A weekly roundup of Nicholas School news, awards and grants from Dean Jeff Vincent
It’s time again for graduation weekend, a highlight of the academic year. The Nicholas School graduate student recognition ceremony will be held at 9 a.m. Saturday in the Chemistry Lot followed by our undergraduate ceremony at 1 p.m. This year, we’ll also hold an acknowledgment ceremony for PhD graduates, which will be held at 3 p.m. Friday in Love Auditorium. Click here for more details on graduation, including a full schedule. Join me in congratulating all our soon-to-be graduates!
- Speaking of graduation, I would also like to recognize the 12 undergraduate students who earned Graduation with Distinction honors this year. The recipients are Madison Barnes, Kiersten Bell, Lucila Houttuijn Bloemendaal, Schuyler DeBree, Imani Dorsey, Brianna Johnson-King, Thomas Klug, Aurora Krom, Stephanie von Ungern Sternberg Prufer, Sara Snyder, Michaela Stith and Tanner Waters. To read more about their senior theses, check out our story.
- Kudos to graduating MEM student Sydney Fishman for being recently selected as one of nine NOAA Coastal Management Fellows from a nationwide candidate pool. She will complete her two-year fellowship with the Washington Department of Ecology, where she will leverage geospatial technology and policy analysis to improve shoreline armoring regulations in the state’s Puget Sound.
- Sightings of large predators in places they “shouldn’t be” have increased in recent years, in large part because of successful conservation practices. A new paper by Brian Silliman finds that alligators, sea otters and many other large predators aren’t colonizing new ecosystems, but rather returning to what used to be prime hunting grounds for them before humans decimated their populations. The new study was co-authored by Lindsay Gaskins, Qiang He and Andrew Read. Read our story for more on Brian’s paper.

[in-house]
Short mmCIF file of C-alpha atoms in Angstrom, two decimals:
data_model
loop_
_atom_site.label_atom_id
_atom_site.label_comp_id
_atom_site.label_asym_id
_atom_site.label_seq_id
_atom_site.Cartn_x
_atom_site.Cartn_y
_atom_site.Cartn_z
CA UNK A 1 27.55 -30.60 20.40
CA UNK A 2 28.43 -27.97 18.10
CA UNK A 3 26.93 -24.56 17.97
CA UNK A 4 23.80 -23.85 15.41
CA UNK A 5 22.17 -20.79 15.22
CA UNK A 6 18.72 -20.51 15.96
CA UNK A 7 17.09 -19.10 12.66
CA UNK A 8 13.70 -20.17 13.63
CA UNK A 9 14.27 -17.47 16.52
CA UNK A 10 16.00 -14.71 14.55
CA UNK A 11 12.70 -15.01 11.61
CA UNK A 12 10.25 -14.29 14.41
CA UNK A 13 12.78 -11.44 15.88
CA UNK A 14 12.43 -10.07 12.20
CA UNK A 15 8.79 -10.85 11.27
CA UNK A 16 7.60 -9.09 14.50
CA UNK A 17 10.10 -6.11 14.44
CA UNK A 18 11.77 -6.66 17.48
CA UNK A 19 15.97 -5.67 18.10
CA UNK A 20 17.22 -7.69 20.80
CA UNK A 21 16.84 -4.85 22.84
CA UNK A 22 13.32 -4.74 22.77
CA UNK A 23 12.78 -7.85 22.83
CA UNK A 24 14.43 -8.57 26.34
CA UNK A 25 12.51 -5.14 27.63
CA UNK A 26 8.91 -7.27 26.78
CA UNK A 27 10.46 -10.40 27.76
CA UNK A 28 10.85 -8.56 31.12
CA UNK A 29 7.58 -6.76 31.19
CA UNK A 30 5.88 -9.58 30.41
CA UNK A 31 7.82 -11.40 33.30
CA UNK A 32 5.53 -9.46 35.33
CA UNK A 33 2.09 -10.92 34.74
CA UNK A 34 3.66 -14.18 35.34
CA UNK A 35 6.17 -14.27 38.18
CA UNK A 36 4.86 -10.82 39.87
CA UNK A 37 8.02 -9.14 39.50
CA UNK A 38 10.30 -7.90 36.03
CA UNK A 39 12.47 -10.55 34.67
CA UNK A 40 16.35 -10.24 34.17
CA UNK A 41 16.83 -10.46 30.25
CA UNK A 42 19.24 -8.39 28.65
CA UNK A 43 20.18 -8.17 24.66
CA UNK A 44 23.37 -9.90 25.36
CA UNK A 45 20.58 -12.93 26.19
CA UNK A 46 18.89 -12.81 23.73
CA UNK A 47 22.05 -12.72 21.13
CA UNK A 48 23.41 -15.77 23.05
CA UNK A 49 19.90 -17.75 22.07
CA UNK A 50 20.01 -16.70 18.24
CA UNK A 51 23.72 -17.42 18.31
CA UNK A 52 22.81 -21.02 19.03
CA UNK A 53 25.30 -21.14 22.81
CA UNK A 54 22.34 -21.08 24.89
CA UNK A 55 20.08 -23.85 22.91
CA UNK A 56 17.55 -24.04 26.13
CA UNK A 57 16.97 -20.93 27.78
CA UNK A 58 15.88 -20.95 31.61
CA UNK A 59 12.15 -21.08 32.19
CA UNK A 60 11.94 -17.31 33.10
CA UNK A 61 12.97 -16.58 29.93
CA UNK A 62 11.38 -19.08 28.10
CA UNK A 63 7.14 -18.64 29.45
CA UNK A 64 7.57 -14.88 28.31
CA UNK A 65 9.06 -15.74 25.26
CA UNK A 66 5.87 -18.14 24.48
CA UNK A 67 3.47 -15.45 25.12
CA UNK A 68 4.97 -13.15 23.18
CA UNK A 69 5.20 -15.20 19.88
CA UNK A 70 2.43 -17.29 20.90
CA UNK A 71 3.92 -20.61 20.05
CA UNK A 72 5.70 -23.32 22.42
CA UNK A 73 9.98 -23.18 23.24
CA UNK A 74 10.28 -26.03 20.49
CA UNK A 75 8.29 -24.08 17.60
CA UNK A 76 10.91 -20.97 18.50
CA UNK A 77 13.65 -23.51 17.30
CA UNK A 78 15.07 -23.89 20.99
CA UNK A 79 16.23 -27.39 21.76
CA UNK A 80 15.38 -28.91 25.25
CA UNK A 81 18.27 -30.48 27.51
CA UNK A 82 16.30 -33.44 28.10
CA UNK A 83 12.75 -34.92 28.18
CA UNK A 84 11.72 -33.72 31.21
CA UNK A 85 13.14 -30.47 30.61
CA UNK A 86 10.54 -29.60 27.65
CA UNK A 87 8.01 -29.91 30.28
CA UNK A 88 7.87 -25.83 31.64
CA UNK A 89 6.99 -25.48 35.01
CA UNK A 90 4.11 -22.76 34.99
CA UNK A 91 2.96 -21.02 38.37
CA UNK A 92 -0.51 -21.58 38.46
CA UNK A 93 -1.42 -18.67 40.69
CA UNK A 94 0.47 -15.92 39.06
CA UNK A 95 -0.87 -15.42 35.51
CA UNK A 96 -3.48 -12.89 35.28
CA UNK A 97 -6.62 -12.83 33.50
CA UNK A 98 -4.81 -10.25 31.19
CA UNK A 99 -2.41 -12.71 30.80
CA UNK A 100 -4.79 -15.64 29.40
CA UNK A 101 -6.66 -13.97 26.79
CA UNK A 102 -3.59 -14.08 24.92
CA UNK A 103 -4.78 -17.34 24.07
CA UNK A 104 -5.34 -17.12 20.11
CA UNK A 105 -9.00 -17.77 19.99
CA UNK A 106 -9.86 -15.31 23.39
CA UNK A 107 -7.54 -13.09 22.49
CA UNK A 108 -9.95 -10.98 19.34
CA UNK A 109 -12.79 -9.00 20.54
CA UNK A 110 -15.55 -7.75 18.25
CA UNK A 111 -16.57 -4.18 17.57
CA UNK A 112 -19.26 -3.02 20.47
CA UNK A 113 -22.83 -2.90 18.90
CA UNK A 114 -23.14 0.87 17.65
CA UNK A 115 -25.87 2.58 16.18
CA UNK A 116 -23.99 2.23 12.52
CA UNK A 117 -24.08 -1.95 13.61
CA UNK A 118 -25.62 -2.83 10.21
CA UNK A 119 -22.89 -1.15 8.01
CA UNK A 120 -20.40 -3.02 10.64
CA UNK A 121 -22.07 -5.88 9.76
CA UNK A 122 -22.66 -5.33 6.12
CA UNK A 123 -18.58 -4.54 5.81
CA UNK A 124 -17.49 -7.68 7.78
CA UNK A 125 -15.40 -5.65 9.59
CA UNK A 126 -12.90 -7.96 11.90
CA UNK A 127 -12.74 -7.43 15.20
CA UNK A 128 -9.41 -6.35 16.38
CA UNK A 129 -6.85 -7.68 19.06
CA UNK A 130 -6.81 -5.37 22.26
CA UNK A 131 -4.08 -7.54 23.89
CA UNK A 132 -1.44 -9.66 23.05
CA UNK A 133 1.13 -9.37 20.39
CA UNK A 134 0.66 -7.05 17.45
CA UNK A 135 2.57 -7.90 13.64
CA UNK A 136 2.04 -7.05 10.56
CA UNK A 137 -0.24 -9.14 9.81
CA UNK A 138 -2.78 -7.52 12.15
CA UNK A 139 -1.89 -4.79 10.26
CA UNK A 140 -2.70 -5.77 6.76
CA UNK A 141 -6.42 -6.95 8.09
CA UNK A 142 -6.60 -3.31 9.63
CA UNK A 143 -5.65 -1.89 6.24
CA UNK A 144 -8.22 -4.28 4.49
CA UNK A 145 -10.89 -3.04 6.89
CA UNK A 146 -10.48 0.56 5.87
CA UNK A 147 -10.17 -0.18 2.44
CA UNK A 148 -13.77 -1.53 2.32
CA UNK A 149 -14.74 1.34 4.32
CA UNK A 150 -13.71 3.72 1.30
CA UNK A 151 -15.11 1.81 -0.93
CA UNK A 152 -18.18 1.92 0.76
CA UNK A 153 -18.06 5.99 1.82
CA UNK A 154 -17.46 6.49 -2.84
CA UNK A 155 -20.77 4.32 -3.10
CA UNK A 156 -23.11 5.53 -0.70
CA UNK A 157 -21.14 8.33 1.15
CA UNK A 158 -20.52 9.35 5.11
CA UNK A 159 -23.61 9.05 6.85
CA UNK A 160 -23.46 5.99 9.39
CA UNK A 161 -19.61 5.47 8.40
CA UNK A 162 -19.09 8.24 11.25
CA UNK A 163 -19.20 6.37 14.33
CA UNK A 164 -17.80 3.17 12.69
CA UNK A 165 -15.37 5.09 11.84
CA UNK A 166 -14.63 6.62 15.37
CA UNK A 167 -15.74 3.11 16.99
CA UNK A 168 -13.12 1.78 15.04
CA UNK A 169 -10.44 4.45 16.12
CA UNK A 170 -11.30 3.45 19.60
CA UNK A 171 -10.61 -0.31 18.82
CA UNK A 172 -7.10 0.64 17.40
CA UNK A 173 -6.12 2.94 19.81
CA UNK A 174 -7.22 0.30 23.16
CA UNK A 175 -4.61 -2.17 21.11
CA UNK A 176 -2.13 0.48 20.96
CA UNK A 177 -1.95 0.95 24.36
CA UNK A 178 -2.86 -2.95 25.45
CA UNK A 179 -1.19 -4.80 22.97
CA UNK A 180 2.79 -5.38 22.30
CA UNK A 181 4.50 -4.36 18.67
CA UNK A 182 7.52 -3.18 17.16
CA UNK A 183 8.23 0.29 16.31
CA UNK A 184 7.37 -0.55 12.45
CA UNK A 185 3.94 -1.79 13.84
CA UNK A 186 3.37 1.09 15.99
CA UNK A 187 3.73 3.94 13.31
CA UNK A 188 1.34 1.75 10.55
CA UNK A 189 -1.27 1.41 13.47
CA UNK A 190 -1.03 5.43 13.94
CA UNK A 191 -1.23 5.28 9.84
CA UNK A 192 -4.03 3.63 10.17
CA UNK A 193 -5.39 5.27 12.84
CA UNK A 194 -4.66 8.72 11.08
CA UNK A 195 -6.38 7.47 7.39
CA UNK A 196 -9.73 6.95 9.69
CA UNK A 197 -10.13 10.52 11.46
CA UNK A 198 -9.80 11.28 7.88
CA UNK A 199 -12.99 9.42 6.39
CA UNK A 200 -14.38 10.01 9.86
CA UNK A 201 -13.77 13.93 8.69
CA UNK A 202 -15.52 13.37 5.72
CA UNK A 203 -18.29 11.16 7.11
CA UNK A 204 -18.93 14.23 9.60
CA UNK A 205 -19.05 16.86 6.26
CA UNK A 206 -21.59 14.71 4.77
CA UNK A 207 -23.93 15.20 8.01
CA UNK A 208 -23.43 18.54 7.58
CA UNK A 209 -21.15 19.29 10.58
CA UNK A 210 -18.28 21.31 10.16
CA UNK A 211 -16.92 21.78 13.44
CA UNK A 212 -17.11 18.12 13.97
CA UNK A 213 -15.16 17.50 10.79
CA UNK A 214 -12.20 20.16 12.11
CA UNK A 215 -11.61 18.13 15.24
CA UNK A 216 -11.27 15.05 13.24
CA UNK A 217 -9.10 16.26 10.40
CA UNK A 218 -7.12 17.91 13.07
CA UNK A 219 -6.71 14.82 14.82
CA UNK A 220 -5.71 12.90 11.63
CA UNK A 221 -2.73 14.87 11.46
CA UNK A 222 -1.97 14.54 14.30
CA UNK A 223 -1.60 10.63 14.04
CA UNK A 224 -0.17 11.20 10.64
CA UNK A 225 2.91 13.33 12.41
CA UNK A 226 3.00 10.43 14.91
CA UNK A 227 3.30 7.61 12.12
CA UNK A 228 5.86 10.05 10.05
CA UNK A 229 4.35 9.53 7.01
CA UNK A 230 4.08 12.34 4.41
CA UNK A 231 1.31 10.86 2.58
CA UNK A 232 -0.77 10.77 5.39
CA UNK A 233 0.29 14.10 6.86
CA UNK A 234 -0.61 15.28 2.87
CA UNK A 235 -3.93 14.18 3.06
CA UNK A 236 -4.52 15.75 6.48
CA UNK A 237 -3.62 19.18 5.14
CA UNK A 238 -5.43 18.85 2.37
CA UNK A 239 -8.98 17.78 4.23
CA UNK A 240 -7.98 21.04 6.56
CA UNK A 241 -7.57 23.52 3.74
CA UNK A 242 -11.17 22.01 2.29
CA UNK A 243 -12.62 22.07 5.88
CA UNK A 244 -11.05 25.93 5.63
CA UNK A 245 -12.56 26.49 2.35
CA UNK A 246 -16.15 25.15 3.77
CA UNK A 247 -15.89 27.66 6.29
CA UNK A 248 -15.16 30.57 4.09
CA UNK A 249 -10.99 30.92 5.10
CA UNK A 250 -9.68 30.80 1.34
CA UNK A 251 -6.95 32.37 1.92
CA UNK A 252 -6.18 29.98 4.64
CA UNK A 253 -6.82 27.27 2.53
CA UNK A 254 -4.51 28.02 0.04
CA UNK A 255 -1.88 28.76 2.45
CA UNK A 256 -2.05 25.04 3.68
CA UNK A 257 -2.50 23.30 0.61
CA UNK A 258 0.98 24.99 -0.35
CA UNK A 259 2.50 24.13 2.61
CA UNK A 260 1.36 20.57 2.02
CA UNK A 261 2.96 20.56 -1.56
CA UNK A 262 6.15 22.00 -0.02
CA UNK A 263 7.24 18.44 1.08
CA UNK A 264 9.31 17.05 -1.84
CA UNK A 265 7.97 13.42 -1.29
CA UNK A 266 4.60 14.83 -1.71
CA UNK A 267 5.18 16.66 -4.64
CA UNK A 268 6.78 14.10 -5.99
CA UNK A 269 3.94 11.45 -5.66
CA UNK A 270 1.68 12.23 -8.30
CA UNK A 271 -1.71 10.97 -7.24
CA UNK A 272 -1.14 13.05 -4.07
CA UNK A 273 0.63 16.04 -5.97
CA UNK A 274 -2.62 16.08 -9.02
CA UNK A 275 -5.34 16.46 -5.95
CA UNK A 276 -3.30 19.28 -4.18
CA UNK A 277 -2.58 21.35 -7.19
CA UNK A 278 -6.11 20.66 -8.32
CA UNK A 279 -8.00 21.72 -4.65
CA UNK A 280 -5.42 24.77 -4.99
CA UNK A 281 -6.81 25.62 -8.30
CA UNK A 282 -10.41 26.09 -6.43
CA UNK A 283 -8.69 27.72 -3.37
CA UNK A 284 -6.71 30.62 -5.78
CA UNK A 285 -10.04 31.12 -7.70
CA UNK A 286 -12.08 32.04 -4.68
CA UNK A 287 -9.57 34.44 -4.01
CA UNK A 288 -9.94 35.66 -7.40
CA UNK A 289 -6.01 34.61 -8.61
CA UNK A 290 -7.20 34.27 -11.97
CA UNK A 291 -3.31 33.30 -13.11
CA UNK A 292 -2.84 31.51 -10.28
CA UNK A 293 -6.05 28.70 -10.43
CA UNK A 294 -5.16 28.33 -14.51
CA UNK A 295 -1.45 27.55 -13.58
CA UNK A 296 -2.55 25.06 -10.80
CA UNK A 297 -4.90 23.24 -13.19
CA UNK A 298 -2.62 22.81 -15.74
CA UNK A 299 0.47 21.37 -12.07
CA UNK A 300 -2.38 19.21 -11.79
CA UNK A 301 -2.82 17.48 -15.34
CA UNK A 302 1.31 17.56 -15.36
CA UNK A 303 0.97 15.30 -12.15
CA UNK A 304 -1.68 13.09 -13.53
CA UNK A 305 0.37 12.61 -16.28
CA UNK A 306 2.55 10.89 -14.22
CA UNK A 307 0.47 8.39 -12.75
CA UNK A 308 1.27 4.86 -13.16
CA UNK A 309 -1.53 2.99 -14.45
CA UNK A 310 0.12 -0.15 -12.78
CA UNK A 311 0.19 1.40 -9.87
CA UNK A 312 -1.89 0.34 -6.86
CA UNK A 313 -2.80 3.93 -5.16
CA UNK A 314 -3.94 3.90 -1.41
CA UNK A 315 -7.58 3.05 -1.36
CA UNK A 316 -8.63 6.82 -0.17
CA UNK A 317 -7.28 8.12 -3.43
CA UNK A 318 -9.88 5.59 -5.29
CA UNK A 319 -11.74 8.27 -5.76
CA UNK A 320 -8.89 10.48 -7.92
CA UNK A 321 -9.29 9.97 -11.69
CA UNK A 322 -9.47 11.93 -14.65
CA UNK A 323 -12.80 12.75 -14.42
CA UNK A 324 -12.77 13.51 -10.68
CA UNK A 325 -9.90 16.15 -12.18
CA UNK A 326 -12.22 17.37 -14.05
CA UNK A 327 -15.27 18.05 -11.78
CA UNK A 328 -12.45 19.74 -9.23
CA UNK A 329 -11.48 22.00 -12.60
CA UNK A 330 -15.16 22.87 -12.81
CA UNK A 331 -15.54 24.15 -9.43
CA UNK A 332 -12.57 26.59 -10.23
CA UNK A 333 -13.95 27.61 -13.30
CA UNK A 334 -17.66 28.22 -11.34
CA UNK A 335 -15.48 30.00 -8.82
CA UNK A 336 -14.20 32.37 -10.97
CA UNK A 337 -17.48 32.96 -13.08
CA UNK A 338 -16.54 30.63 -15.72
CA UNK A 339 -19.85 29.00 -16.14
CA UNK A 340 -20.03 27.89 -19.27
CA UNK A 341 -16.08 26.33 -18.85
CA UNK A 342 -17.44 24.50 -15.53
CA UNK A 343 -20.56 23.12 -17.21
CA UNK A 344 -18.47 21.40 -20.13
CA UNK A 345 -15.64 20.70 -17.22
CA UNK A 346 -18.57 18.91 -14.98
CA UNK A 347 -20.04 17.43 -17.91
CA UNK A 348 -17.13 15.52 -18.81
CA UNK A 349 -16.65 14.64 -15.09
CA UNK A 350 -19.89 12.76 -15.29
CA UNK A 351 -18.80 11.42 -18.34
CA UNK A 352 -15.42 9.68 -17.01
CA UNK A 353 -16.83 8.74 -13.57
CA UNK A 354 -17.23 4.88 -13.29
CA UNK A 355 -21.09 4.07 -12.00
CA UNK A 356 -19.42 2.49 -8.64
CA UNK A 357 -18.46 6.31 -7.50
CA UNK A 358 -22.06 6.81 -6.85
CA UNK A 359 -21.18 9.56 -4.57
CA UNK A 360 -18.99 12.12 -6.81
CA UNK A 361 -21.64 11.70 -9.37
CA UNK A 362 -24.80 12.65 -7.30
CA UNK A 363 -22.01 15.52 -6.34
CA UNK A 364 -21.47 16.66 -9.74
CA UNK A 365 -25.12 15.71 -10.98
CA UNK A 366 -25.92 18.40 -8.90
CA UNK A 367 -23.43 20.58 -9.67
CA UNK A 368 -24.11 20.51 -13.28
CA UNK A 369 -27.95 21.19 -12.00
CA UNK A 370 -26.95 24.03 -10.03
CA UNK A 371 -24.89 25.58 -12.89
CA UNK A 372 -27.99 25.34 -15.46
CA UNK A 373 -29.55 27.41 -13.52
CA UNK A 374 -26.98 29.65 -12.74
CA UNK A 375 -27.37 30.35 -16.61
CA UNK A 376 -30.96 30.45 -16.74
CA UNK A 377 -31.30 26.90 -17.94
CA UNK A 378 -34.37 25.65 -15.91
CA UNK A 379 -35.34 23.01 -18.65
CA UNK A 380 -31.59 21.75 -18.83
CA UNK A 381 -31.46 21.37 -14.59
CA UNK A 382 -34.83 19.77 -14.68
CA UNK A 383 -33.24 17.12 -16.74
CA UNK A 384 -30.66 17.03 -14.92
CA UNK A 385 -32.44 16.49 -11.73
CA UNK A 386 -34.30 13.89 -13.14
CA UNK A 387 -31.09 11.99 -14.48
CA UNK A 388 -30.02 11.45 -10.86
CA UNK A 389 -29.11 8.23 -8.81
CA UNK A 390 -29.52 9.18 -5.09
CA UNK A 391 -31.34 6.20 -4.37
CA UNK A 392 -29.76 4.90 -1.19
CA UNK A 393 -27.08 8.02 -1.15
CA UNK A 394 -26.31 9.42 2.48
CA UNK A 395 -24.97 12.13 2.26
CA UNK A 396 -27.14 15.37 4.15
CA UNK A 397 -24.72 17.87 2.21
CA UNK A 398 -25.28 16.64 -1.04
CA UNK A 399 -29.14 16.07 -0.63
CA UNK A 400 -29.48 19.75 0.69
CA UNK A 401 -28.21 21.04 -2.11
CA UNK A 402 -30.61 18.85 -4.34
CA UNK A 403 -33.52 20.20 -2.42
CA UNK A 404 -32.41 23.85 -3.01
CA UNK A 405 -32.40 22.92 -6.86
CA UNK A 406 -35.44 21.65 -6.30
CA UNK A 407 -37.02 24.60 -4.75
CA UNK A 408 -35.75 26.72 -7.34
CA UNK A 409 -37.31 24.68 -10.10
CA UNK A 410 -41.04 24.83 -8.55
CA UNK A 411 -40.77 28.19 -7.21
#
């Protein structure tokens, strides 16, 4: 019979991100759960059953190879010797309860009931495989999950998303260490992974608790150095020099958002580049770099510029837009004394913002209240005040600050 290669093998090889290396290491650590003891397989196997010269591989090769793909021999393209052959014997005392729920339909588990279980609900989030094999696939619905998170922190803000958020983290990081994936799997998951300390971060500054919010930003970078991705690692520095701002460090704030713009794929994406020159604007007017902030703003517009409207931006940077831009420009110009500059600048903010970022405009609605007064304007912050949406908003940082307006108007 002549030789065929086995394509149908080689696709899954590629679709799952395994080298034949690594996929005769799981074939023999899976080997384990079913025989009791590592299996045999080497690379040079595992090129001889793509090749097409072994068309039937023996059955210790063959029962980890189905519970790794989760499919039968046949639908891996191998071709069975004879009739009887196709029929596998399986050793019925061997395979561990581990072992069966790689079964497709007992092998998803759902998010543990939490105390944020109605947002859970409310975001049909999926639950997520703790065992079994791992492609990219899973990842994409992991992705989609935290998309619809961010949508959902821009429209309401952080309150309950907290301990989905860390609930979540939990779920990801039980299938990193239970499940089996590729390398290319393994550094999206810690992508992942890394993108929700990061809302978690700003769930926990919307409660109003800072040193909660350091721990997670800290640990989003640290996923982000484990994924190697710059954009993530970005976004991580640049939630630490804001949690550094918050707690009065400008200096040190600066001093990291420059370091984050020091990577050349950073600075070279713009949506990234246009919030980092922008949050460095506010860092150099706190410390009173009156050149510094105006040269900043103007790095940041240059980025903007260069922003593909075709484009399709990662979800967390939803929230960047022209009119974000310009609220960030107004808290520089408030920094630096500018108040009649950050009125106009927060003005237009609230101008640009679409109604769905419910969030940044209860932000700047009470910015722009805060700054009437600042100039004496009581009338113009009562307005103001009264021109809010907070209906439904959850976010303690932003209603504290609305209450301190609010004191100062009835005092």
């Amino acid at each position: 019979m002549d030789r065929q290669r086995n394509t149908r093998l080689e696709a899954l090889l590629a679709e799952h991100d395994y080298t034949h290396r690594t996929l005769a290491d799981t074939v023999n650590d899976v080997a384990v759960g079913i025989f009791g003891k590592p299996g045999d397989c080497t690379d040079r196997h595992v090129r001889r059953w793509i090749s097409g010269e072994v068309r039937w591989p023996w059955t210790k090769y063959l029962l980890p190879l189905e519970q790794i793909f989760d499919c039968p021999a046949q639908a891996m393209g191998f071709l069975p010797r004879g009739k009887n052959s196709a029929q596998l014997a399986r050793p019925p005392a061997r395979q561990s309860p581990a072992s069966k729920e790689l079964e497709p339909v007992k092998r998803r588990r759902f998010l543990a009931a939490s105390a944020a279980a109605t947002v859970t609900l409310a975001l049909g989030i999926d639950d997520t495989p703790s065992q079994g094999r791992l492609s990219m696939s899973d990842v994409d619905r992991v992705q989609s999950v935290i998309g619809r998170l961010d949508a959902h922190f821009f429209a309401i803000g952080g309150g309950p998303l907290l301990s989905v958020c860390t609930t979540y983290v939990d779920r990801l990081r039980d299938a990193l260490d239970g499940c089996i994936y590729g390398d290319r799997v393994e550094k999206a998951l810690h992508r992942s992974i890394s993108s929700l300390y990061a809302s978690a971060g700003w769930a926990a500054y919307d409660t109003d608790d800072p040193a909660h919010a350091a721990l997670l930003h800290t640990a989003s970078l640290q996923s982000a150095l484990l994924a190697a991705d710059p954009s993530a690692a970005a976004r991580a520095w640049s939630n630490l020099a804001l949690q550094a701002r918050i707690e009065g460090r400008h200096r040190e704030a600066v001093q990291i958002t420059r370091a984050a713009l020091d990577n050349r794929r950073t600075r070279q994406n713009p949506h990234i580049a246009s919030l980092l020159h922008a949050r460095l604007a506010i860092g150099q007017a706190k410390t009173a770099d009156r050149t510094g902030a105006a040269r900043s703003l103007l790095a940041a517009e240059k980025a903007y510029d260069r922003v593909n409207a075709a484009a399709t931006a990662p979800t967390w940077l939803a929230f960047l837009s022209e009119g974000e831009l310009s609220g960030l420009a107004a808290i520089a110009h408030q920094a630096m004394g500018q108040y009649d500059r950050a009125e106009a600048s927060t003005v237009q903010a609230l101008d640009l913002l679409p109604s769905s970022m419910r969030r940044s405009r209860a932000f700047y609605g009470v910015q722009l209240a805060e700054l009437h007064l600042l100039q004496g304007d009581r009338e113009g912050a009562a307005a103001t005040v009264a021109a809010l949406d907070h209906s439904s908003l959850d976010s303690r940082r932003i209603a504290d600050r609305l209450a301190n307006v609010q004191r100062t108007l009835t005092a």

- A new paper co-authored by PhD student Danica Schaffer-Smith and faculty member Jennifer Swenson documents an innovative approach to quantify three-dimensional habitat for migrating shorebirds. The approach can be adapted for tracking water depth and volume fluctuations over broad areas as appropriate high-resolution topographic and optical remote-sensing data become available. It is a tool which is urgently needed for surface water hydrology research and effective water resources management.
- First-year MEM student Tasfia Nayem was selected from hundreds of applicants to serve on the National Parks Conservation Association’s Next Generation Advisory Council. The council aims to bring fresh perspectives and diverse voices to the national park conversation and to develop strategies to engage younger generations with our national parks. Tasfia’s two-year term began last month.
- PhD student Walter Torres received a Blue Waters Graduate Fellowship from the National Center for Supercomputing Applications and the National Science Foundation. The award will provide financial support of $50,000, including stipend, tuition and travel funds, plus 50,000 node hours of supercomputing time. Walter will be working with his advisor, Jim Hench, on understanding the potential mechanisms for anti-cyclonic flows around small islands using coupled 3D ocean circulation/wave computer models.
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